Habituation to these noises is the key. Habituation is essentially hearing the noise, but learning to ignore it. We all do this, we aren't listening to the traffic whilst having a conversation on the pavement, we have learnt what noises can be ignored. How can we use it? Well, we inadvertently do this when we start to take our puppy or kitten outside. It's important in the first couple of months to expose your new pet to as much as possible, without there being any negative consequence to it, so if a lorry drives past you on the pavement, and your puppy is scared, you took it too far. Instead next time, allow them to hear the lorry from a much further distance, and be doing something fun and positive, so that it is not so intense, and your puppy is not scared, but actively enjoying it. This proximity to the lorry can be increased with time until the lorry drives past the pavement and your puppy does not notice - it has learnt to ignore it.
This is all well and good, but try hiding from fireworks. They are unpredictable and everywhere! Here is where technology has given us an advantage, using recordings, you can simply turn the volume right down, and let your dog do something fun with the noise playing very quietly in the background. You do not even have to record the noise yourself! You don't even have to trawl through YouTube looking for the noise you want. Follow this link:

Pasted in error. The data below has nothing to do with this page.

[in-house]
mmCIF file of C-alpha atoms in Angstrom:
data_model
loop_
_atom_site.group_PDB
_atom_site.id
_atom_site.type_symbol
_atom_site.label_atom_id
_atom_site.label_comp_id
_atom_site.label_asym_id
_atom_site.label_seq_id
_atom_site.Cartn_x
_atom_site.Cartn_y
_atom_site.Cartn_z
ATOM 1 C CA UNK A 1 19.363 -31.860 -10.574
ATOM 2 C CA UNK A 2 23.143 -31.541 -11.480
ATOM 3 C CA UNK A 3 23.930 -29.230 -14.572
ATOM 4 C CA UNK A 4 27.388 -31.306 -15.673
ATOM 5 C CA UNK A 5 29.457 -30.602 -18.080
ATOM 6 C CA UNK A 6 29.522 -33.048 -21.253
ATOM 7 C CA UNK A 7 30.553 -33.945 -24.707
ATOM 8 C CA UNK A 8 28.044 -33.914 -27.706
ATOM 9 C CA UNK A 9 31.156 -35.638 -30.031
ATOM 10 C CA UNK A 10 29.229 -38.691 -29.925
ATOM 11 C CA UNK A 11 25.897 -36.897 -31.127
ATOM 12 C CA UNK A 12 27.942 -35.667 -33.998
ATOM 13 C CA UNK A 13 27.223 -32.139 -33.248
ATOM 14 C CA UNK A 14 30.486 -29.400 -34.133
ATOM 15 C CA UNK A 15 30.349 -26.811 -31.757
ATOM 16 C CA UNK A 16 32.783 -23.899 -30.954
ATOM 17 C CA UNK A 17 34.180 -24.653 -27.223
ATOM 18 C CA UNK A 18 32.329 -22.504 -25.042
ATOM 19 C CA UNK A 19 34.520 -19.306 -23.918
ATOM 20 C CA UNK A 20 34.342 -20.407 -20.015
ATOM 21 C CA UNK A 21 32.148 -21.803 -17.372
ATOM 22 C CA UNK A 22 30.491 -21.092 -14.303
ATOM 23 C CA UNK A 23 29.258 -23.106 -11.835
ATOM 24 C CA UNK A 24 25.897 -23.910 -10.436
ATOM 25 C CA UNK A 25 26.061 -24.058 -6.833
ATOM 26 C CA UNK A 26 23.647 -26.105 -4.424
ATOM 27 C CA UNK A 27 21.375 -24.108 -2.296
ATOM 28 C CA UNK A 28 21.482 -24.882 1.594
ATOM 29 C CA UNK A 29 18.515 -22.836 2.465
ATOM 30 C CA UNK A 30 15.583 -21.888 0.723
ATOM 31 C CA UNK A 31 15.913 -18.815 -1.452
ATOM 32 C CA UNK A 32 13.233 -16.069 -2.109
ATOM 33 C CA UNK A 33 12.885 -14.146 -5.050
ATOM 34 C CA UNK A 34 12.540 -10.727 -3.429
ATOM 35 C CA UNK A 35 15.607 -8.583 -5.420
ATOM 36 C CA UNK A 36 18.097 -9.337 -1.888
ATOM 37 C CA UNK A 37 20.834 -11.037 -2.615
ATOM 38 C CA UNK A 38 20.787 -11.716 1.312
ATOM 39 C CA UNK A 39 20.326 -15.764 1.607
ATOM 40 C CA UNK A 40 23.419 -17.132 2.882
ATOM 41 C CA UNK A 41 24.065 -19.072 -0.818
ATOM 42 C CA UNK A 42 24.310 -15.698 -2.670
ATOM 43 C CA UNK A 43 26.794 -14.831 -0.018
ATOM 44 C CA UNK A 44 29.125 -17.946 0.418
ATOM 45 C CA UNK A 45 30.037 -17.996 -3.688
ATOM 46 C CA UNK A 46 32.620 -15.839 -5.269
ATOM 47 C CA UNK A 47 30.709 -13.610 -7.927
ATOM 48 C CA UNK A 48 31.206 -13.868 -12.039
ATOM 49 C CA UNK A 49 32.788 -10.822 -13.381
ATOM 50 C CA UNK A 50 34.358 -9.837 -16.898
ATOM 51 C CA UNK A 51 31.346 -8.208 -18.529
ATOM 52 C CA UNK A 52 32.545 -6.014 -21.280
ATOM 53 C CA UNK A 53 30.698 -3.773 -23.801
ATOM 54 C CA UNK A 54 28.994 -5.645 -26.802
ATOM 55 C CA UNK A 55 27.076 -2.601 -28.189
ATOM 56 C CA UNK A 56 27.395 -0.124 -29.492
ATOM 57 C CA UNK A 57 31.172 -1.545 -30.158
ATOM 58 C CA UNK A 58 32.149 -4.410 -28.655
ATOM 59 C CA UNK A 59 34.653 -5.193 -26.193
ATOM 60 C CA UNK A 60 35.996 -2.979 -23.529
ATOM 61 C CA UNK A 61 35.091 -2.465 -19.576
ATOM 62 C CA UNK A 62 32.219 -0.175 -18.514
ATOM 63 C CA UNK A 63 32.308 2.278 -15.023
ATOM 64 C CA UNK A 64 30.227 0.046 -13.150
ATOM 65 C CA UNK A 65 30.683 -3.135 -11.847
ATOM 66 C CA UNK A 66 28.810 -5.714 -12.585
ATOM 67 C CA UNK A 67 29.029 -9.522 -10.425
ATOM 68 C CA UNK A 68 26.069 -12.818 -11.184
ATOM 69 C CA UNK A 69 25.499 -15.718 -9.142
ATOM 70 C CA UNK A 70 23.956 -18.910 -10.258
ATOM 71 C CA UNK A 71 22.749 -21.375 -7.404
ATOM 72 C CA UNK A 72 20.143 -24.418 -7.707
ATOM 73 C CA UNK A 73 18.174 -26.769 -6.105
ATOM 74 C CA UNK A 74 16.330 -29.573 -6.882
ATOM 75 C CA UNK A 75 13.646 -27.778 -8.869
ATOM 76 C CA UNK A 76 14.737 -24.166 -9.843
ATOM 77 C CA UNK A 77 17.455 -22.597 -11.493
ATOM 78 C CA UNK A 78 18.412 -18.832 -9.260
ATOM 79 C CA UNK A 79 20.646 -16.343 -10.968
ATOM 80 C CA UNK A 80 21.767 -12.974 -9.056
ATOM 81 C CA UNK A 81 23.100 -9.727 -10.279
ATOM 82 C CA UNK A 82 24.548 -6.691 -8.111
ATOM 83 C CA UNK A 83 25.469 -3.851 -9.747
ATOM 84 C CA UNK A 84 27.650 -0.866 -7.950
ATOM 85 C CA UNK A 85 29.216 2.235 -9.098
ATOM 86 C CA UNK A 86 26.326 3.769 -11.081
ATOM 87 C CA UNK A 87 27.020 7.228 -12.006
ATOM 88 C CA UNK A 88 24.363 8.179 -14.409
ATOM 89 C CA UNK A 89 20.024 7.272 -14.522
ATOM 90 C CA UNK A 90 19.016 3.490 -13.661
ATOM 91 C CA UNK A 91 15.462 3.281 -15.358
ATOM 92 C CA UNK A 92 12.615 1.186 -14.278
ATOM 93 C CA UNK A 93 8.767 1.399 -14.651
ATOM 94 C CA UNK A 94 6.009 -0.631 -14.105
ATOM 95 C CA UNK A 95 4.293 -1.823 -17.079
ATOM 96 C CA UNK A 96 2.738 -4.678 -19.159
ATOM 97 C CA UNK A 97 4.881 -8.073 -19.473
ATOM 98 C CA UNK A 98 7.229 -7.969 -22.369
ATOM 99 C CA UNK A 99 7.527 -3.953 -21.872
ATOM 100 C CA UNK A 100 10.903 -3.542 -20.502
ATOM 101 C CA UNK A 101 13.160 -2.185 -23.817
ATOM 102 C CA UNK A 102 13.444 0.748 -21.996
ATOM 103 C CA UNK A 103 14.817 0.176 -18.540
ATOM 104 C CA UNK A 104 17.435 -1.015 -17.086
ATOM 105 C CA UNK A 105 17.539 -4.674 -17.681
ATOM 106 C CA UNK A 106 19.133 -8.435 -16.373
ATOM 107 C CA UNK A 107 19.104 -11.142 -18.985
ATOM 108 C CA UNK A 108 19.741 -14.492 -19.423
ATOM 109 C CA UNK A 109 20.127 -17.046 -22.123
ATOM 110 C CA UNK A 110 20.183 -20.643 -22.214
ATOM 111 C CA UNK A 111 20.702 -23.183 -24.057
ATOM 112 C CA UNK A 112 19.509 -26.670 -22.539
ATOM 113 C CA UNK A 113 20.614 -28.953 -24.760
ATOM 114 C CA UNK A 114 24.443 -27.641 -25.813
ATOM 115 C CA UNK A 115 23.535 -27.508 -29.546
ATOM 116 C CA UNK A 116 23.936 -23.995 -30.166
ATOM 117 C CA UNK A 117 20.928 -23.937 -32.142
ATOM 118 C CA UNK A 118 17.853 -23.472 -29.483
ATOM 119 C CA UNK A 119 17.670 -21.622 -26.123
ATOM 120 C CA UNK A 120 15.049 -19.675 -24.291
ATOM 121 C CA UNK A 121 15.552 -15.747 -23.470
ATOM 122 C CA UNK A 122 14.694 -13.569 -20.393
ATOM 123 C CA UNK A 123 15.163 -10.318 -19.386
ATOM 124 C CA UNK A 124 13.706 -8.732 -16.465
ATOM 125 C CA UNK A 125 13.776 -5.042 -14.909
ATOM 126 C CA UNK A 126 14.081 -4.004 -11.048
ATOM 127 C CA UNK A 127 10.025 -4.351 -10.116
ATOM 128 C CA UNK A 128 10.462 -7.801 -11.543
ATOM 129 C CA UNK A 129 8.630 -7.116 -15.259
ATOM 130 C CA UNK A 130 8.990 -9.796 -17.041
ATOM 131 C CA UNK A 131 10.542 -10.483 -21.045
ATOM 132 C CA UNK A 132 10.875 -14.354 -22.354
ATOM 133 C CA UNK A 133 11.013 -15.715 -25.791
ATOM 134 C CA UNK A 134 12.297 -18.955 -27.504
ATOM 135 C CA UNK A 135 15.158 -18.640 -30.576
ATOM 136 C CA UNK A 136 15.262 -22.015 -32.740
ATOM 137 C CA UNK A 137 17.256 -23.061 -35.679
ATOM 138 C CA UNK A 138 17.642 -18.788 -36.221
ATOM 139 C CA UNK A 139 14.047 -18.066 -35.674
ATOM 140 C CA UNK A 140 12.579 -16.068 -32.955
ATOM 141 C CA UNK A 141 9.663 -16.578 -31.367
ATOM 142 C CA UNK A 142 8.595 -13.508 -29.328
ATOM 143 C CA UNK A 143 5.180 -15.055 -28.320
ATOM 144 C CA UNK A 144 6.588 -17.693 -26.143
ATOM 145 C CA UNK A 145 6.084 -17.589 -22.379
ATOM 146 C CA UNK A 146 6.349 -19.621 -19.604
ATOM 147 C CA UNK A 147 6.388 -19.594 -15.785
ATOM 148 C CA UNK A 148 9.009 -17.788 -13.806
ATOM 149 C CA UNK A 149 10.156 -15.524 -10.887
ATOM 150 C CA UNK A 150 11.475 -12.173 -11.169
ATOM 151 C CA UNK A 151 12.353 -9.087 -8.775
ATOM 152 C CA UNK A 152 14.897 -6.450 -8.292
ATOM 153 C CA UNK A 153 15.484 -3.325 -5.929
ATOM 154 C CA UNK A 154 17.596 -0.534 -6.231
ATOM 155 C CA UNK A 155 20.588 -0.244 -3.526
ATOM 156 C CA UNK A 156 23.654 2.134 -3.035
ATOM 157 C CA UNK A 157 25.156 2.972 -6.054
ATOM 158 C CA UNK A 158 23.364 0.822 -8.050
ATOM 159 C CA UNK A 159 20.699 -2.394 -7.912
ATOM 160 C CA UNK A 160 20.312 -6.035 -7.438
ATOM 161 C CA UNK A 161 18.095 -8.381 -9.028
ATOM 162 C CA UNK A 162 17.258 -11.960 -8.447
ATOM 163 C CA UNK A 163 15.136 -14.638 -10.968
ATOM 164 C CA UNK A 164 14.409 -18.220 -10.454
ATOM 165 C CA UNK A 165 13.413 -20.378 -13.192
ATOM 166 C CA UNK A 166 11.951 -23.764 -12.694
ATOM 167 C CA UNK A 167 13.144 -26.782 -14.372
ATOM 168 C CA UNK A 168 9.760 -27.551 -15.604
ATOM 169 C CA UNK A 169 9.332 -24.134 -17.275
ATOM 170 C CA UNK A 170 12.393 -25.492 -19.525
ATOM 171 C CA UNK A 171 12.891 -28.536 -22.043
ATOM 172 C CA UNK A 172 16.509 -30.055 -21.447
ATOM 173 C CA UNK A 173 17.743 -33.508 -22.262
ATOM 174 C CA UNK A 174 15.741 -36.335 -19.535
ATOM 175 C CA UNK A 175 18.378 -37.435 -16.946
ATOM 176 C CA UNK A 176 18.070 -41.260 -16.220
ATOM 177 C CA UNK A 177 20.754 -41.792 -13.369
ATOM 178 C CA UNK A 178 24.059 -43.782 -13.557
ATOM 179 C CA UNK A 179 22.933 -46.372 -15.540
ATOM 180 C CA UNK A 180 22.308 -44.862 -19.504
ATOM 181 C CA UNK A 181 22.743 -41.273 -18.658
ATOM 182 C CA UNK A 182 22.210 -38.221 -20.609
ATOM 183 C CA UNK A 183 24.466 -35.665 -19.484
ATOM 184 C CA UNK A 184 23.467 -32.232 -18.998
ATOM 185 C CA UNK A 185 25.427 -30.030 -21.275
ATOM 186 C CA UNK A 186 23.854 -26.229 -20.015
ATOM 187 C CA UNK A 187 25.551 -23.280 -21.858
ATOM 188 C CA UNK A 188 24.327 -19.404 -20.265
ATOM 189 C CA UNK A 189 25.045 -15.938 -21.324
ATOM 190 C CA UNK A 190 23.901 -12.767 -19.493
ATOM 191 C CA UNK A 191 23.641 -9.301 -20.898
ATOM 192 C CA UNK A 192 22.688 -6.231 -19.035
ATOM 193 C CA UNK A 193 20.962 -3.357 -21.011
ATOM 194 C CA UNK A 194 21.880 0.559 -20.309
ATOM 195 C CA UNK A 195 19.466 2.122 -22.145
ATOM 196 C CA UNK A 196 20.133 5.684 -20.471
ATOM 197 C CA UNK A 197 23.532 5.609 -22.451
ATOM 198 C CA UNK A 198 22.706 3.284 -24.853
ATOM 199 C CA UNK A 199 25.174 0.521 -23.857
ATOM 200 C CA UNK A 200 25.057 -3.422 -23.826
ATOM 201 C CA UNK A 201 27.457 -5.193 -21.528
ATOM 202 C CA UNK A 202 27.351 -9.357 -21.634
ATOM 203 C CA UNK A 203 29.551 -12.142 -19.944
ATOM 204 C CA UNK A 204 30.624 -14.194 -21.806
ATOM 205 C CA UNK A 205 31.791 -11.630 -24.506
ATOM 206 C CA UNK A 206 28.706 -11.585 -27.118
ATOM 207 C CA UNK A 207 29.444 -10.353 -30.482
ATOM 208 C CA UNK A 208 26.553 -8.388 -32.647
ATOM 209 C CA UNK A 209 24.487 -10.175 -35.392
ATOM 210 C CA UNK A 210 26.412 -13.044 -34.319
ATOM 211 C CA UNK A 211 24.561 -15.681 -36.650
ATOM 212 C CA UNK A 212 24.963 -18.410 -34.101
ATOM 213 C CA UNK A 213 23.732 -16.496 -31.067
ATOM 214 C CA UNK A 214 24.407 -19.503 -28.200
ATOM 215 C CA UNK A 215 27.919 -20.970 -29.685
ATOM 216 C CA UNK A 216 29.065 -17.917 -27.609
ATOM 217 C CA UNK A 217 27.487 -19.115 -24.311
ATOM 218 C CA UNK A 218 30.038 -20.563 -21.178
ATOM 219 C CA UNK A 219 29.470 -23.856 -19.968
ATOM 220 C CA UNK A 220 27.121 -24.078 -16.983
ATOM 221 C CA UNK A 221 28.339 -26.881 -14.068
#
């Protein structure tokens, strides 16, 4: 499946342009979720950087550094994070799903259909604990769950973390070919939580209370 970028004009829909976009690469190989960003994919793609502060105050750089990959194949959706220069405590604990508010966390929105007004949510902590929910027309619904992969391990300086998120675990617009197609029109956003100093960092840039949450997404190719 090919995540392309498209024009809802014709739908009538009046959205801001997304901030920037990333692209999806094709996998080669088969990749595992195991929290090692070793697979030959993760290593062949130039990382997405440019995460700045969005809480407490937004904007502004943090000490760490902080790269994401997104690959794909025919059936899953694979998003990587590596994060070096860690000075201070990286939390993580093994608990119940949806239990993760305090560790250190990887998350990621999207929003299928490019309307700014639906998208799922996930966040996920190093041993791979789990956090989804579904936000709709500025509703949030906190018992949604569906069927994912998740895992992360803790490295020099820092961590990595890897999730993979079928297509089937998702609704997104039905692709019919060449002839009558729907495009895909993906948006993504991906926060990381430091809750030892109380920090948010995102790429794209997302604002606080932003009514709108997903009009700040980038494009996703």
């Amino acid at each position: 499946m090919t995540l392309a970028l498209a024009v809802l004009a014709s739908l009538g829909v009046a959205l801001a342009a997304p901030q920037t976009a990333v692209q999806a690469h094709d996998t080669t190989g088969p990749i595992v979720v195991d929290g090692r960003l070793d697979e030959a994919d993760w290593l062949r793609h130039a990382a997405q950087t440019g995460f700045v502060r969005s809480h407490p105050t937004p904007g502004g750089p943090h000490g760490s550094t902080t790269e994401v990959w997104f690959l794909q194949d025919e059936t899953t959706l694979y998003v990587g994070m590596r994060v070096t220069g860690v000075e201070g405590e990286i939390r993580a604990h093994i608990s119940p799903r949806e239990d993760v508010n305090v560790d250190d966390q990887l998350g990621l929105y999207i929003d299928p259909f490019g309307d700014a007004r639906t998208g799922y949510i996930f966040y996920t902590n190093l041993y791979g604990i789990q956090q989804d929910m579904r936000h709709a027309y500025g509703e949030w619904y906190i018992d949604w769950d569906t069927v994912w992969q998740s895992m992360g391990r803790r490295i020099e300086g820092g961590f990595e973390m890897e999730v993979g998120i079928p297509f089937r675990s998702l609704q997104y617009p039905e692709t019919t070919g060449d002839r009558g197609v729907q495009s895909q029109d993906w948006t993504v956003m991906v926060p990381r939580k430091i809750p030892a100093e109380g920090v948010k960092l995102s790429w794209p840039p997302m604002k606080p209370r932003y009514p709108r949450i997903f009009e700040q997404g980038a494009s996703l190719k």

Sarah Heath & Jon Bowen have created this brilliant tool, that is now free from the Dogs Trust, and comes as a free download and booklet! The audio download consists of track after track of different scary noises, simply play it very quietly whilst your dog or cat is relaxed, and increase the volume gradually over the coming weeks, playing it several times a day. As it gets louder, give them fun, positive activities to do but ensure the sound is never loud enough that they are scared of it. The booklet will give you guidance and more information. Sounds Scary was developed for dogs that already have a phobia, but there is also Sound Sociable, which is designed for puppy's to help prevent the phobias occurring in the first place, and Sounds Soothing, which is designed to help prepare for the arrival of a new baby.
Finally, as hinted in the first paragraph, there are some management techniques you can use to limit the impacts whilst fireworks are going off. Preemptively closing curtains, making sure they've been out for the loo early on, and walking them during day light can all help, as can having the television or radio on to help smother the scary noises. Try to act as normal as possible during this time around your pet. You can also create a safe den for them using a covered crate or a table for them to retreat to when scared.
We hope this helps for anyone battling noise phobias with dogs and cats. Below is a short clip of Fern with a chew on her bed, whilst a fire work noise goes off from the sound system. If you play it with the sound on, you can hear it can now be played quite loudly and she isn't worried: